As you may have heard, LastPass had a significant data breach last year. LastPass first published news about the breach in August, but didn’t reveal the full extent of the damage until December 22. Attackers were able to capture the encrypted vaults that held the passwords for LastPass users. Ouch.
The good news is that the vaults are encrypted. Unless the encryption is broken or the master password is used to decrypt them, the content inside the vaults are safe. LastPass says they’re safe for “millions of years” in their blog post about it, assuming users protected their vaults with strong master passwords. Other good news is that even if these passwords are compromised, you can always change them to something different. It’s certainly a hassle to do that for all of your passwords, but it’s not the end of the world.
There’s lots of bad news about this however. A few of my my major concerns:
- I suspect that many (most?) users do not have a sufficiently complex master password to survive brute force cracking attempts. I completed an incident handling bootcamp from SANS (SEC 504 – highly recommended if you’re into this sort of thing) where we leveraged the free and open source tools for cracking passwords. It’s remarkably cheap and easy to crack the simple passwords I see people use all the time.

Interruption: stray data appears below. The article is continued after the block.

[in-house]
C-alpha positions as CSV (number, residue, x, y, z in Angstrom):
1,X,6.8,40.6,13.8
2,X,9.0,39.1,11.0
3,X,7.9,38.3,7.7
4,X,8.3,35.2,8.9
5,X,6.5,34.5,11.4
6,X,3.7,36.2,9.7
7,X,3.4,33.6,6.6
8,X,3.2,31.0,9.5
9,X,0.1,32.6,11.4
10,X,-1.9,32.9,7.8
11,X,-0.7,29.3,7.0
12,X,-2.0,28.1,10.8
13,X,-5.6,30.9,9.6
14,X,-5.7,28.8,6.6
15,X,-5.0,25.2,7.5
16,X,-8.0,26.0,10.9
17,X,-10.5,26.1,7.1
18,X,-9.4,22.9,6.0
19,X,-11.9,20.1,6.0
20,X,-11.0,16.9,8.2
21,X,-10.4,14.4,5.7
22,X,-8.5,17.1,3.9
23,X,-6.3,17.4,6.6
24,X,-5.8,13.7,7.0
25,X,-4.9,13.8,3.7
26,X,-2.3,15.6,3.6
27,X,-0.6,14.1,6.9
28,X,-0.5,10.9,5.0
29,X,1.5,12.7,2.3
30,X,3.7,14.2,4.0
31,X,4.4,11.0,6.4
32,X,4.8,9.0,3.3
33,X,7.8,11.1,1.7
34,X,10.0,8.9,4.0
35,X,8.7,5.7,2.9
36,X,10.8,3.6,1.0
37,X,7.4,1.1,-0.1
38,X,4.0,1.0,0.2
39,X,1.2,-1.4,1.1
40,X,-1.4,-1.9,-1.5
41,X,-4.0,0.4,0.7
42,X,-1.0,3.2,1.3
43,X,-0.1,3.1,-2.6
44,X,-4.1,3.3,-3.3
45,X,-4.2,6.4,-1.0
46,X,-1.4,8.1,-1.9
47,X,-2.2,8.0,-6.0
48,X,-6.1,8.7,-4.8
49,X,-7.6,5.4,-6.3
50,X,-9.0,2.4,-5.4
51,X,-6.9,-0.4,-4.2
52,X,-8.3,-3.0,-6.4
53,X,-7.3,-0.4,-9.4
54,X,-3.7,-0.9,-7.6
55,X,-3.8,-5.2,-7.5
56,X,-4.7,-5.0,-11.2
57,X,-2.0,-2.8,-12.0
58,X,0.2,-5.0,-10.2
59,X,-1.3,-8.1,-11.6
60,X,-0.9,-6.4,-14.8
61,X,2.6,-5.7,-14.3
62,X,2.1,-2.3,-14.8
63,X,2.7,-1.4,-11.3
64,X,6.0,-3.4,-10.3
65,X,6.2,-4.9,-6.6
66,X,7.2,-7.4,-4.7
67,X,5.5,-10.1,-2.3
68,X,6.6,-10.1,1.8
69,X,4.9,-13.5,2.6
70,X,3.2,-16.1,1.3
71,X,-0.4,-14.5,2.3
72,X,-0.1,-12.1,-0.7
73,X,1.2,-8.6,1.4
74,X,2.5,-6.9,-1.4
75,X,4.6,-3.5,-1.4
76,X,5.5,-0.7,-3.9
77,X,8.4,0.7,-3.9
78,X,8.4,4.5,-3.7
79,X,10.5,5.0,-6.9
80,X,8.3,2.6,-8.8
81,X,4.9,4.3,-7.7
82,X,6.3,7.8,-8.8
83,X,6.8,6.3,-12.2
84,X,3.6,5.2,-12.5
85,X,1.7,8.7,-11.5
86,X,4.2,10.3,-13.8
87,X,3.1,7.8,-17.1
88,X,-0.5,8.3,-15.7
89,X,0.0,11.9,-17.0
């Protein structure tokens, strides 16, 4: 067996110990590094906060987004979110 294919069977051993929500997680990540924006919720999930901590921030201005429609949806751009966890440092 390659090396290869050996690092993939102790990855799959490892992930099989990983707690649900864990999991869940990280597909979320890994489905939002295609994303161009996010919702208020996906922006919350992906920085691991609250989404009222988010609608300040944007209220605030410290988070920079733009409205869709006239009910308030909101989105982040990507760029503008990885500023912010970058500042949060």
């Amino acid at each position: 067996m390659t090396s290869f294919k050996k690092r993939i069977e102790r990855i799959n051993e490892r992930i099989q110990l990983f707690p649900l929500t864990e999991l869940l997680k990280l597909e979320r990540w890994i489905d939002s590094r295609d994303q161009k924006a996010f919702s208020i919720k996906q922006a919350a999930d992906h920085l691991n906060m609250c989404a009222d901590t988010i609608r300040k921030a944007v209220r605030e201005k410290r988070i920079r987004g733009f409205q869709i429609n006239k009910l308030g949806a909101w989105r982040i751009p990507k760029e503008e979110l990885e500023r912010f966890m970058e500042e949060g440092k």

- Our encryption technologies are evolving as we discover weaknesses in today’s methods and computers get more powerful. I don’t have a crystal ball, but I suspect in 5-10 years, if not sooner, our technology advancement will make cracking these passwords trivial. In no way do I believe even the strongest passwords will survive the “millions of years” test LastPass claims because it ignores technological progress.
- LastPass is used not only for storing passwords, which are easily changed, but also other important information, like social security numbers and related identify documents. Once that information is out in the wild, you can’t make it private again.
To make matters worse, LastPass URLs are not encrypted with the vault. This makes it pretty easy for attackers to determine what you’ve got stored in LastPass to potentially prioritize cracking higher value vaults first.
I hope that LastPass (and other companies that manage this sort of sensitive information) implement the changes necessary to prevent this type of breach in the future. I like 1Password’s approach of storing a secret key on your device to be used in combination with the master password. In the event they get breached, the encrypted vault cannot be opened without cracking the master password AND obtaining the secret key.
You can read more about the incident here:
And 1Password’s use of a secret key:
If you’d like some help navigating this situation with LastPass, just drop me a line.